War of the Rebellion: Serial 003 Page 0557 Chapter X. CORRESPONDENCE, ETC.-UNION.

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I shall make this evening a requisition on the quartermaster in Saint Louis for 8,000 bed-sacks. They are highly essential for the comfort and health of the men, and I hope the commander of the department will order their immediate delivery.

U. S. GRANT,

Brigadier-General.

SPRINGFIELD, MO., October 30, 1861-1 a.m.

Major General D. HUNTER, U. S. A.,

Commanding First Division, en route:

GENERAL: I am directed by the commanding general to inform you that the has received information that the rebel army is marching directly on this place. He therefore orders that you march immediately to join him at this place with your command, and that it will require your utmost exertions to reach him in time to aid with your troops.

Very respectfully,

J. H. EATON,

Acting Assistant Adjutant-General.

[Same to Generals Pope, McKinstry, Sturgis, and Lane.]

SPRINGFIELD, MO., October 30, 1861.

Major General D. HUNTER, U. S. A.,

Commanding Division U. S. Forces, en route:

GENERAL: I am directed by the general commanding to request you to notify him by return express of your present position and what place you are likely to reach with your division, say two days from your present camp. The general is waiting for the divisions to come up to attack the enemy, and desires to hear from you daily, supposing that each day you change your position, that he may know at what time he can depend upon the concentration of his whole force.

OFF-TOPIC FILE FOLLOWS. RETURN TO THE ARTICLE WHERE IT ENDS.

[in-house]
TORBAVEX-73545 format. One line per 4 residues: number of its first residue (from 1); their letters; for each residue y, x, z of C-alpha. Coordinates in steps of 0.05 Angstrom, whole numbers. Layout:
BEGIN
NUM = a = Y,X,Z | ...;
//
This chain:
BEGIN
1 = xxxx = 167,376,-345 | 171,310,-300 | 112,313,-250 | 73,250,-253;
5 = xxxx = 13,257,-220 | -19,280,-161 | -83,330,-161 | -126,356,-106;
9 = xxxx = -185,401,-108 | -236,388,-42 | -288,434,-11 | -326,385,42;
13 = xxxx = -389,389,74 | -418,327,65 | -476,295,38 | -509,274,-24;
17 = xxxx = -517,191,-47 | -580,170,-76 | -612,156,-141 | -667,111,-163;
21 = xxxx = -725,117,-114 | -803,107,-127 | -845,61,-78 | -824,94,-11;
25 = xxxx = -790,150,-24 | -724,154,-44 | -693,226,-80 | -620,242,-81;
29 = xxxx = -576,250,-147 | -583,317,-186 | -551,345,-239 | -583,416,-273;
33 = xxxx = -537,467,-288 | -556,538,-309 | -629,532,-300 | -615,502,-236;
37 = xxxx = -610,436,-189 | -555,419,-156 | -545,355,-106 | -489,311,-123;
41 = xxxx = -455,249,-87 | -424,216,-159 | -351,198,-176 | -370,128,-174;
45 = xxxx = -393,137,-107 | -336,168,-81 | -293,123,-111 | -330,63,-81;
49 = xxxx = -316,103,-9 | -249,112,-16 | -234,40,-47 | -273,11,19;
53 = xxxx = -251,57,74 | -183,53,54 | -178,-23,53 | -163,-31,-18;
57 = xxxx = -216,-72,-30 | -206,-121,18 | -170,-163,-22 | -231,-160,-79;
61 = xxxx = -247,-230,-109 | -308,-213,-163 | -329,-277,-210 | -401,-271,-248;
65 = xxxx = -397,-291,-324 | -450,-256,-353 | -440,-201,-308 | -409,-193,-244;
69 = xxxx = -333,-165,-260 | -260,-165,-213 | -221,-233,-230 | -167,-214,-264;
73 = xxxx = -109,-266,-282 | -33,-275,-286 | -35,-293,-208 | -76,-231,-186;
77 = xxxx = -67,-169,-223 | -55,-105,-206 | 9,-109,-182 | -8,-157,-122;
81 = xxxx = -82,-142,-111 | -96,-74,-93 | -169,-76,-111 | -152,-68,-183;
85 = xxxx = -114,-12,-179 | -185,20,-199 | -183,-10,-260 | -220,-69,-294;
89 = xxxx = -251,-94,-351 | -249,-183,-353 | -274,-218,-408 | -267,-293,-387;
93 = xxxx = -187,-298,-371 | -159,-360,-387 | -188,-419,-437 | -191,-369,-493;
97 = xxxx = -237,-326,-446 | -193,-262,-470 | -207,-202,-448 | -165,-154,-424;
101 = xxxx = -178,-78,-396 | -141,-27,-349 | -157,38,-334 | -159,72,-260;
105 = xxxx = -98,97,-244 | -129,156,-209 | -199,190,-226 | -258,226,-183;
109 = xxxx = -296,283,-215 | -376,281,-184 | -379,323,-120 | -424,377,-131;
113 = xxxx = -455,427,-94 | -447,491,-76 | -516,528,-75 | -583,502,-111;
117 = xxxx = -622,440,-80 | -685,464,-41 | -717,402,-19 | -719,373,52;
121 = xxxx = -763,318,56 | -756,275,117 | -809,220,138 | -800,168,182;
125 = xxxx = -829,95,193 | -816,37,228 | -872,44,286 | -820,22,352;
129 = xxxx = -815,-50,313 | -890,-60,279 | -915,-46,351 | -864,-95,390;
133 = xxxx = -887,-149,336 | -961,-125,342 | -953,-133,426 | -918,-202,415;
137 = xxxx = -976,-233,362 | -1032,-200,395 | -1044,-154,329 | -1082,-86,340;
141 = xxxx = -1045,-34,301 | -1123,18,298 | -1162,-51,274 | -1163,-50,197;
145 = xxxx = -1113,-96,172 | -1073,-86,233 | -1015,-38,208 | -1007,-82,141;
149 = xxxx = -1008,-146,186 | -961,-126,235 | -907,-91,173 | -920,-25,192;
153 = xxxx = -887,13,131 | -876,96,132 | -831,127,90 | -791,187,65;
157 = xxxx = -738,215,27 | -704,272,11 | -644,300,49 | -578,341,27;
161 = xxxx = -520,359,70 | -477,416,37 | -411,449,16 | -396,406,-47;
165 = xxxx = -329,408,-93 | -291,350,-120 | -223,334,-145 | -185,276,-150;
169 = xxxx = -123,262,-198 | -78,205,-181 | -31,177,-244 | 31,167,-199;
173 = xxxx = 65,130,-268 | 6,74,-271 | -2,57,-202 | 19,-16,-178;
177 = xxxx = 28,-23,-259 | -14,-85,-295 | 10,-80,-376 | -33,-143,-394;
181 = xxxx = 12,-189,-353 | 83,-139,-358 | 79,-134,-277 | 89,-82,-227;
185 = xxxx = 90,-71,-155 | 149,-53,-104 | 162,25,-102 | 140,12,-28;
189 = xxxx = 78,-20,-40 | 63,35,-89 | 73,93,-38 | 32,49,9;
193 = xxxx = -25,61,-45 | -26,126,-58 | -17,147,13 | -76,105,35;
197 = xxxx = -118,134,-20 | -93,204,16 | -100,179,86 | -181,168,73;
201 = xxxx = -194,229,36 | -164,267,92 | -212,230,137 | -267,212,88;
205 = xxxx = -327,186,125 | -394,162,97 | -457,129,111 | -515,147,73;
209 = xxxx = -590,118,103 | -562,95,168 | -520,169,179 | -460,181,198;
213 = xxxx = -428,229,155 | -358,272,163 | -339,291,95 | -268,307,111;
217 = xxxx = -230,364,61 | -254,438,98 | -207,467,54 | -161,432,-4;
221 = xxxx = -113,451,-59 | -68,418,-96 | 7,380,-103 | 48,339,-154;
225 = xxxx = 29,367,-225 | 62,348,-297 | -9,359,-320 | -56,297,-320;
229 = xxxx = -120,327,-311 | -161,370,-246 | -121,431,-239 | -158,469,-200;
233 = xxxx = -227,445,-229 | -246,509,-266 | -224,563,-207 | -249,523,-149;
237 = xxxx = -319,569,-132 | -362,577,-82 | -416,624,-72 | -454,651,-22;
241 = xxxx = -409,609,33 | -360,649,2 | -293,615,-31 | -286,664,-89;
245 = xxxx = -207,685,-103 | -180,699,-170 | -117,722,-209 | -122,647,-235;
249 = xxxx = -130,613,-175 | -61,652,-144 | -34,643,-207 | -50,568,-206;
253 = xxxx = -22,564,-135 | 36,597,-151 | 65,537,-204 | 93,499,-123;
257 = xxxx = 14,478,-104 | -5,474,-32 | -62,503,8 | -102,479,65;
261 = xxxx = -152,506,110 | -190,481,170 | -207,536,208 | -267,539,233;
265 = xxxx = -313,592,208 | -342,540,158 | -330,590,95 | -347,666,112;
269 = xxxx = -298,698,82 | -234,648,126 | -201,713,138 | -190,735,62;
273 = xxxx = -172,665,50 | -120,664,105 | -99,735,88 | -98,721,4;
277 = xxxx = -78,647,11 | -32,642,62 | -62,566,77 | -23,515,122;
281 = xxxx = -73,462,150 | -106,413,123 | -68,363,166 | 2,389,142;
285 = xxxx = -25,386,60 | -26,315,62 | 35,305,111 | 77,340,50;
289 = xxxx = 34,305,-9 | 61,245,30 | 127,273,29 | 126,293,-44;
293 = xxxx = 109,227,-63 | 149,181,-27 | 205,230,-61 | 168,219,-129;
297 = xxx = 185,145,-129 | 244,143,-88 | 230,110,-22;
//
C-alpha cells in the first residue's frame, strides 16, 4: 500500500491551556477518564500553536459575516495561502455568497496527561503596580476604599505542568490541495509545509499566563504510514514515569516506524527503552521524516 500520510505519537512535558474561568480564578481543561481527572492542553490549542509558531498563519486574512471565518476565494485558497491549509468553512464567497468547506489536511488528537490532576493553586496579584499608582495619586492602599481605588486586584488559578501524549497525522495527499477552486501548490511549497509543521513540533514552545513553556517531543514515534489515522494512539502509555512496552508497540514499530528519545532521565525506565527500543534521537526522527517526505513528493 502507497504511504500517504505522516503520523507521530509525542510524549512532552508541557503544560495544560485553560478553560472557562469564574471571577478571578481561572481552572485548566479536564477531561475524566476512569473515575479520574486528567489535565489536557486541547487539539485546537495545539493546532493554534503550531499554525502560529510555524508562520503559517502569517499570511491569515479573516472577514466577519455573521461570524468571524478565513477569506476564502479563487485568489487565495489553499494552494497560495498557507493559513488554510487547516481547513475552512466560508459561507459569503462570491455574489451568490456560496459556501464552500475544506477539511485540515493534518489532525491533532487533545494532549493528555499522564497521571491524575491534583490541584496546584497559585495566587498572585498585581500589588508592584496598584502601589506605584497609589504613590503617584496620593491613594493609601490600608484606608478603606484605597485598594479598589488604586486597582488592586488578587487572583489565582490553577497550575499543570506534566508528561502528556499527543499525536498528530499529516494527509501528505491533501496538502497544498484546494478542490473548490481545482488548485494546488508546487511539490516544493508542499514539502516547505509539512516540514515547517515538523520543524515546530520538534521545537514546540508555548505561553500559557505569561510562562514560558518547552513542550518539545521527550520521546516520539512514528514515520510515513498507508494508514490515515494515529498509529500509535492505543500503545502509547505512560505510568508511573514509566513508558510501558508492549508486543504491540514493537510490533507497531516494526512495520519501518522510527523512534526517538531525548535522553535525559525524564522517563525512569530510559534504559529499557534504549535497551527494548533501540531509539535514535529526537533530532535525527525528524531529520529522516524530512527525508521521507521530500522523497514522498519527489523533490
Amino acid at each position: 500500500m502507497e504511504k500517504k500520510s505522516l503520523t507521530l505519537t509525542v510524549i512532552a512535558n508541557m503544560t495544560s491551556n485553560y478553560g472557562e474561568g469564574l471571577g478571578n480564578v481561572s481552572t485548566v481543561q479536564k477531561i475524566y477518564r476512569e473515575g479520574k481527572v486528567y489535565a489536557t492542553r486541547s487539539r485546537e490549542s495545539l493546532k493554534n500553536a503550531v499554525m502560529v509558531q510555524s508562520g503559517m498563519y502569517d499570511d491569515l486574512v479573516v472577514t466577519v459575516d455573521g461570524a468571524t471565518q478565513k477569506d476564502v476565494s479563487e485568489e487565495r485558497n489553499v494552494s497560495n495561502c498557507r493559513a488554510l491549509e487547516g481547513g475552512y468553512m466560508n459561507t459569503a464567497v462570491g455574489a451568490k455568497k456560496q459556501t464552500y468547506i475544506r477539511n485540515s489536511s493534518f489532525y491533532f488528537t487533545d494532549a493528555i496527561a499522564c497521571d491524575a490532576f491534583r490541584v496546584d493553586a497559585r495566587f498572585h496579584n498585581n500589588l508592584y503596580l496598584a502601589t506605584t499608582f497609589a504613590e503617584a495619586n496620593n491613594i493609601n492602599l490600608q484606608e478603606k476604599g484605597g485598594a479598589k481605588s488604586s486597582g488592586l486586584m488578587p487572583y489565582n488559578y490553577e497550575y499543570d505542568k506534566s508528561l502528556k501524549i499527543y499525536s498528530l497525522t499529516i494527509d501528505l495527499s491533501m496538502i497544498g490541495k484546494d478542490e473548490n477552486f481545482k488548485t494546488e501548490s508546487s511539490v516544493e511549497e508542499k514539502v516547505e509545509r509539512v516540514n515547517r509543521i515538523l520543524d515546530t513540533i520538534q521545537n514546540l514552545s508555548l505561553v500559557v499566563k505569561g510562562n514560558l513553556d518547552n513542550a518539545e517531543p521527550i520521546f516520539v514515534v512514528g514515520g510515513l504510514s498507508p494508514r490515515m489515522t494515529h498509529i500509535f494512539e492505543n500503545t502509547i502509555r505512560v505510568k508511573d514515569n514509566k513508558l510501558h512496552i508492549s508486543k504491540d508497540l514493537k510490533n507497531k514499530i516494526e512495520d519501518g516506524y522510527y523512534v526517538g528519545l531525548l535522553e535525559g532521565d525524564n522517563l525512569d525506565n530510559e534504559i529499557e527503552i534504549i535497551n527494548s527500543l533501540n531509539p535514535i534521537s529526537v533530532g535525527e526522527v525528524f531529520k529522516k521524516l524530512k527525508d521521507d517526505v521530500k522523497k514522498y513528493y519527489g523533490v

If Colonel Webb is near you, General Fremont desires you to order him forward immediately.

Respectfully,

J. H. EATON,

Acting Assistant Adjutant-General.

ROLLA, MO., October 30, 1861.

Captain CHAUNCEY McKEEVER, Assistant Adjutant-General:

CAPTAIN: A messenger came in last night from General Fremont. Left Bolivar Monday night. Hunter was at Bolivar and General Fremont at Springfield. Price reported at Cowskin Prairie. Passed a large number of deserters from Price's army between here and Lebanon. Colonel Freeman is camped 17 miles north of Houston. Snubbs has joined him, making his force 800. His pickets are 20 miles north of Little Piney. They are using every exertion to recruit in Texas, Douglas, Wright, and adjoining counties, and with considerable success. This is reliable, by word brought in by my own scouts, and corroborated by all who come from that section of the country.

Freeman's men are mounted and armed with shot-guns and rifles.

I am, very respectfully, your obedient servant,

G. M. DODGE,

Colonel, Commanding Post.